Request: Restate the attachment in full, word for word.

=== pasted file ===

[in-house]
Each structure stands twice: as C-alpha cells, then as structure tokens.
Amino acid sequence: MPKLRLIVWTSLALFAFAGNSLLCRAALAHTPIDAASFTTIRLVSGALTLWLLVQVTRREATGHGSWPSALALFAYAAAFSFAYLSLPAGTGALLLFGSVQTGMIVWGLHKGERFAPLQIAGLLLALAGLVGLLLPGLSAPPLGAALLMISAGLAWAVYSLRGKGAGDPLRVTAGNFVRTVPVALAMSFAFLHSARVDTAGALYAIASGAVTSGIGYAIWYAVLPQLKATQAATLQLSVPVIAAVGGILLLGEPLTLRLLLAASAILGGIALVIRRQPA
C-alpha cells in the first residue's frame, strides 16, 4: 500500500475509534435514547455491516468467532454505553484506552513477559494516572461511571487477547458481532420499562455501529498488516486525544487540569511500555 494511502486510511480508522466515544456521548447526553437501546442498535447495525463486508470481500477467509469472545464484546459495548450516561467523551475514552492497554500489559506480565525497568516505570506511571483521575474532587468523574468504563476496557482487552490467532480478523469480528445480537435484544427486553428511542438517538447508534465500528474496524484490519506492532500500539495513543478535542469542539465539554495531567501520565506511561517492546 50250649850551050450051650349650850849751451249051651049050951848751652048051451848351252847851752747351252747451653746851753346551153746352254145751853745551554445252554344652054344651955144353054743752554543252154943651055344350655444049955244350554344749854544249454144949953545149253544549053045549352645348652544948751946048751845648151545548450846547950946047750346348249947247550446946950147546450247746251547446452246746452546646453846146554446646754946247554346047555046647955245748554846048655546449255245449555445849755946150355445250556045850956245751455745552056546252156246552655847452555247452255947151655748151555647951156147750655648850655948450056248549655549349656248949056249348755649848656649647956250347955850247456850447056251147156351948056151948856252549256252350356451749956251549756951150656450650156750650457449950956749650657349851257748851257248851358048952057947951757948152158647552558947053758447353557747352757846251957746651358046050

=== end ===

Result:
[in-house]
Each structure stands twice: as C-alpha cells, then as structure tokens.
Amino acid sequence: MPKLRLIVWTSLALFAFAGNSLLCRAALAHTPIDAASFTTIRLVSGALTLWLLVQVTRREATGHGSWPSALALFAYAAAFSFAYLSLPAGTGALLLFGSVQTGMIVWGLHKGERFAPLQIAGLLLALAGLVGLLLPGLSAPPLGAALLMISAGLAWAVYSLRGKGAGDPLRVTAGNFVRTVPVALAMSFAFLHSARVDTAGALYAIASGAVTSGIGYAIWYAVLPQLKATQAATLQLSVPVIAAVGGILLLGEPLTLRLLLAASAILGGIALVIRRQPA
C-alpha cells in the first residue's frame, strides 16, 4: 500500500475509534435514547455491516468467532454505553484506552513477559494516572461511571487477547458481532420499562455501529498488516486525544487540569511500555 494511502486510511480508522466515544456521548447526553437501546442498535447495525463486508470481500477467509469472545464484546459495548450516561467523551475514552492497554500489559506480565525497568516505570506511571483521575474532587468523574468504563476496557482487552490467532480478523469480528445480537435484544427486553428511542438517538447508534465500528474496524484490519506492532500500539495513543478535542469542539465539554495531567501520565506511561517492546 50250649850551050450051650349650850849751451249051651049050951848751652048051451848351252847851752747351252747451653746851753346551153746352254145751853745551554445252554344652054344651955144353054743752554543252154943651055344350655444049955244350554344749854544249454144949953545149253544549053045549352645348652544948751946048751845648151545548450846547950946047750346348249947247550446946950147546450247746251547446452246746452546646453846146554446646754946247554346047555046647955245748554846048655546449255245449555445849755946150355445250556045850956245751455745552056546252156246552655847452555247452255947151655748151555647951156147750655648850655948450056248549655549349656248949056249348755649848656649647956250347955850247456850447056251147156351948056151948856252549256252350356451749956251549756951150656450650156750650457449950956749650657349851257748851257248851358048952057947951757948152158647552558947053758447353557747352757846251957746651358046050